If Jarod Farver has a skill—other than painting—that's getting him places, it's being a people person. After moving to San Diego four years ago, the abstract artist got his name and work out there by spending an equal amount of time networking. He's constantly reached out to restaurants, offering to outfit spaces with his busy, geometric works in hopes of a sale, and when some of his new friends in town got wind of his art background and proposed that he start body painting in the Downtown club scene, he went with it, and made good money, fast.
But what Farver really wanted was gallery representation and to improve his art under the tutelage of a professional who could take him to the next level. That desire compounded last year after half of his works sold in one night at an art show in a hair salon.
"It hit me that this is something I need to focus on more," Farver says.
So, he was back at his computer and pounding the pavement, trying to make things happen. He set his sights on Alexander Salazar.
Last summer, Farver participated in Salazar's Easel Art Fair. After the show was over, when he went to pick up his piece, he started firing questions about his work at the gallerist. What Salazar had to say was very different from the kind of "Yeah, I like your stuff; get back to me in a few months" responses Farver had been getting from other gallery owners.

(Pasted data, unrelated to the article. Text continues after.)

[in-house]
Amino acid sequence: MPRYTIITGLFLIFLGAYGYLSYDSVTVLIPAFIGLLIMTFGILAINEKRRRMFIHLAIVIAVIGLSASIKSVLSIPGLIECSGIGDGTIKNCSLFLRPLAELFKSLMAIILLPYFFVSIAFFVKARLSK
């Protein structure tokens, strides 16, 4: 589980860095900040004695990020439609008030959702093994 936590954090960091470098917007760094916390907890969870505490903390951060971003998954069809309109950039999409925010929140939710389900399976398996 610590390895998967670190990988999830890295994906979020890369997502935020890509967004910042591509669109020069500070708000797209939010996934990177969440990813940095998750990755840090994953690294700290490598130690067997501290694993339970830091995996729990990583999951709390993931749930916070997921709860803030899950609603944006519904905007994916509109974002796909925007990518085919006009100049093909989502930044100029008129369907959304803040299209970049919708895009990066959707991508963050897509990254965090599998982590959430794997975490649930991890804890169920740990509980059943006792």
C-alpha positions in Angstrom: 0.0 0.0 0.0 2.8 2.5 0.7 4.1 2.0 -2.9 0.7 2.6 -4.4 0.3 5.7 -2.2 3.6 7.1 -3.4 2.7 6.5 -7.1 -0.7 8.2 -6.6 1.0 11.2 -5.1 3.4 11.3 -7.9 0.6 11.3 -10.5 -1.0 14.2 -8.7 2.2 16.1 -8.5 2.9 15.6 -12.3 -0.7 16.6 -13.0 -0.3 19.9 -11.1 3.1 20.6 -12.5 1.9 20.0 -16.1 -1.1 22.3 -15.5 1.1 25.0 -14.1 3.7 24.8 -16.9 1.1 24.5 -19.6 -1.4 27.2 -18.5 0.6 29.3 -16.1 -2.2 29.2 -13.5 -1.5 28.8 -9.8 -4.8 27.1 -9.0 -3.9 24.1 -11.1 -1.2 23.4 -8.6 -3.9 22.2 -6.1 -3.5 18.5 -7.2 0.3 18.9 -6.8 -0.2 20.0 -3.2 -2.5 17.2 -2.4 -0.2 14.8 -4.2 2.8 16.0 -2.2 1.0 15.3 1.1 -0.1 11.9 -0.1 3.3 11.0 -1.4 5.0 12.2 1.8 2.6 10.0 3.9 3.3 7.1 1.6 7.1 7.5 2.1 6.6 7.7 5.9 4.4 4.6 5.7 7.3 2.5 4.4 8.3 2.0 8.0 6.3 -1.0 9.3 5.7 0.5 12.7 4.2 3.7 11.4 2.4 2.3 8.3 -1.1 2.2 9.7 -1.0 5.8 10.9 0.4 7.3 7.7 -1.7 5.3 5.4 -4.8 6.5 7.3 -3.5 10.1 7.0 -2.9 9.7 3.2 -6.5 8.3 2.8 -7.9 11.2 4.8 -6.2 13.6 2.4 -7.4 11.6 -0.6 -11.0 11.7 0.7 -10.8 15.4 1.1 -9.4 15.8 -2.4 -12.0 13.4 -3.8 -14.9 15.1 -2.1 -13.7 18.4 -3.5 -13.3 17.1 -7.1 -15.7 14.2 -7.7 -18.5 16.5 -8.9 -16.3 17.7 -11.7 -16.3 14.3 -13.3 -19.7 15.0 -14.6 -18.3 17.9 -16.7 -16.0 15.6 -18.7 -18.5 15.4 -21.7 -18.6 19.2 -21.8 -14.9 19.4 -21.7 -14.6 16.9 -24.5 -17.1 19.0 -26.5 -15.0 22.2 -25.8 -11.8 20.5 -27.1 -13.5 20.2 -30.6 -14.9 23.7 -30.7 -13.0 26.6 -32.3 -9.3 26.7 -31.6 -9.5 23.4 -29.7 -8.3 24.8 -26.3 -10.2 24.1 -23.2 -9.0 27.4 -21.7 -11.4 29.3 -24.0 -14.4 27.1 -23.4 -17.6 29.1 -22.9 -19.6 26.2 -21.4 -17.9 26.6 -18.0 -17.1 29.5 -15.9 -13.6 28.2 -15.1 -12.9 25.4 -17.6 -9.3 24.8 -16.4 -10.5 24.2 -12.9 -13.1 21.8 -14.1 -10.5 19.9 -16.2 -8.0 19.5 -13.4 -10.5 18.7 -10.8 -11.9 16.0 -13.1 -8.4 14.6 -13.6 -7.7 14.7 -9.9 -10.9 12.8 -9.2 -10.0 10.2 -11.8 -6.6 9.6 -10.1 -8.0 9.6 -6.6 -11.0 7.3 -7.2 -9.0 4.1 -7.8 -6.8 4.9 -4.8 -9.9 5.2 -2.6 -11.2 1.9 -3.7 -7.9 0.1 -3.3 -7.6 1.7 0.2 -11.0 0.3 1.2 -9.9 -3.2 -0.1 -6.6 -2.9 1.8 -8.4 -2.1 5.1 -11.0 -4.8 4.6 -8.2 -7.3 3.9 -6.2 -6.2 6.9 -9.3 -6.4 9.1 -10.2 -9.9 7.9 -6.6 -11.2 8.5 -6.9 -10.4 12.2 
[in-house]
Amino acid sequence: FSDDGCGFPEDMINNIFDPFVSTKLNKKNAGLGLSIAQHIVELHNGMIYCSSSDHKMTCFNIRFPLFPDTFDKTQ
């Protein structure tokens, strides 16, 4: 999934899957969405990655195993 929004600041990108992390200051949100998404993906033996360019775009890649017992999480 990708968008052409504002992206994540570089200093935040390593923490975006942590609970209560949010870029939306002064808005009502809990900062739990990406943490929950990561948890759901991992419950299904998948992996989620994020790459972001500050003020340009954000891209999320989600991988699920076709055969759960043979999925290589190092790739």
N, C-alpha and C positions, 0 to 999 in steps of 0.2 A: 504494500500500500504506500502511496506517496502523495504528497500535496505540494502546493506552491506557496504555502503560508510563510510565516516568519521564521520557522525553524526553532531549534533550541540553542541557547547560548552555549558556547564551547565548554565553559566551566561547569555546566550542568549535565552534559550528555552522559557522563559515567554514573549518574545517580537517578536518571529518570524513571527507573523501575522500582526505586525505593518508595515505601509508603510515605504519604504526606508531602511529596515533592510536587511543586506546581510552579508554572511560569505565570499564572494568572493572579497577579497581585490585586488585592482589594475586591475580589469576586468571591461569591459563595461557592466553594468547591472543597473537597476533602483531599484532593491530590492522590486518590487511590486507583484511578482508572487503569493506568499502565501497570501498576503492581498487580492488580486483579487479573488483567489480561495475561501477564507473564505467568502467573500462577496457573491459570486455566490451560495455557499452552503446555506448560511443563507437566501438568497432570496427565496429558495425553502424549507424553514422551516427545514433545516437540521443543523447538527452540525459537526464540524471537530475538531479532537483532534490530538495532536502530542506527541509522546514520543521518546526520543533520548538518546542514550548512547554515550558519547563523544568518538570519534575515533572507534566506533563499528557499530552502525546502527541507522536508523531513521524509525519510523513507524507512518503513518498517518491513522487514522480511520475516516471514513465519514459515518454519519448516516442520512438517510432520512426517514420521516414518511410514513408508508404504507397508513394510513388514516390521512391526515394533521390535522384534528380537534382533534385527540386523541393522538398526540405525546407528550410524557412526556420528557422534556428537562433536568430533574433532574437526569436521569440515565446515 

"He looked at the art I came to pick up and said, It's too crazy and gives me a headache,'" Farver recalls. "Then, he motioned with his hands to a really small, simple area of it and said he liked that part."
After a couple of months of correspondence, Farver accepted Salazar's offer to become his gallery's December / January artist-in-residence. A reception for a show of Farver's work will be held from 7 to 9 p.m. Friday, Jan. 18, at Alexander Salazar Fine Art (640 Broadway, Downtown).
"The first couple days [of the residency], I created what I'd normally create," Farver says. "Then, Alex said, I want you to do something more simple that everyone can appreciate.' That's why Alex is very smart; he knows exactly what he wants. I think he was almost scared at first, because he didn't know what I was going to come up with. But he saw something, knew I was good with color and rolled the dice."
The gamble has paid off; Farver's recent work is selling. Each piece, while simple, is deep, vibrant and textured with crackling effects that expose layers of color.
"The main thing I want people to see is the layers and the time that was put into it," he says. "I want someone to look at it and not be able to leave."